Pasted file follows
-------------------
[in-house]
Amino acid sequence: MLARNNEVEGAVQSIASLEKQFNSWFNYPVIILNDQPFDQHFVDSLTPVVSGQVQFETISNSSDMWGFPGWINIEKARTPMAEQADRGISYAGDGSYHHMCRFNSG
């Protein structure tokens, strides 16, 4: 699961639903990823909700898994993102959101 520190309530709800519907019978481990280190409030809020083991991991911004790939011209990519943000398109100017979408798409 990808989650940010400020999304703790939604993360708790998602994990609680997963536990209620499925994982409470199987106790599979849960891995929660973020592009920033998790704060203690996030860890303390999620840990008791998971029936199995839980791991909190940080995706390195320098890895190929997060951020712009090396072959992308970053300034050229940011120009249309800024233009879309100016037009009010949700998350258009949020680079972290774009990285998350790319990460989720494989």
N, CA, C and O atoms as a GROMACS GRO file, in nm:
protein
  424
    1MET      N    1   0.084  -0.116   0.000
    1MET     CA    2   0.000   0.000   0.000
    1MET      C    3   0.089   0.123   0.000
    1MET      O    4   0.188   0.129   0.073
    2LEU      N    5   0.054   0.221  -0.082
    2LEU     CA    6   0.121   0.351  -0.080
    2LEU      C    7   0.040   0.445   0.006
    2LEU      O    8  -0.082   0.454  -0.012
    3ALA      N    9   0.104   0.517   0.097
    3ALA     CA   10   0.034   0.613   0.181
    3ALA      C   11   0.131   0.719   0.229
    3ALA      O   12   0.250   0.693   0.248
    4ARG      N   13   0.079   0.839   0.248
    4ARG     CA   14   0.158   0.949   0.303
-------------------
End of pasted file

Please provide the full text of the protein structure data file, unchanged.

[in-house]
Amino acid sequence: MLARNNEVEGAVQSIASLEKQFNSWFNYPVIILNDQPFDQHFVDSLTPVVSGQVQFETISNSSDMWGFPGWINIEKARTPMAEQADRGISYAGDGSYHHMCRFNSG
């Protein structure tokens, strides 16, 4: 699961639903990823909700898994993102959101 520190309530709800519907019978481990280190409030809020083991991991911004790939011209990519943000398109100017979408798409 990808989650940010400020999304703790939604993360708790998602994990609680997963536990209620499925994982409470199987106790599979849960891995929660973020592009920033998790704060203690996030860890303390999620840990008791998971029936199995839980791991909190940080995706390195320098890895190929997060951020712009090396072959992308970053300034050229940011120009249309800024233009879309100016037009009010949700998350258009949020680079972290774009990285998350790319990460989720494989």
N, CA, C and O atoms as a GROMACS GRO file, in nm:
protein
  424
    1MET      N    1   0.084  -0.116   0.000
    1MET     CA    2   0.000   0.000   0.000
    1MET      C    3   0.089   0.123   0.000
    1MET      O    4   0.188   0.129   0.073
    2LEU      N    5   0.054   0.221  -0.082
    2LEU     CA    6   0.121   0.351  -0.080
    2LEU      C    7   0.040   0.445   0.006
    2LEU      O    8  -0.082   0.454  -0.012
    3ALA      N    9   0.104   0.517   0.097
    3ALA     CA   10   0.034   0.613   0.181
    3ALA      C   11   0.131   0.719   0.229
    3ALA      O   12   0.250   0.693   0.248
    4ARG      N   13   0.079   0.839   0.248
    4ARG     CA   14   0.158   0.949   0.303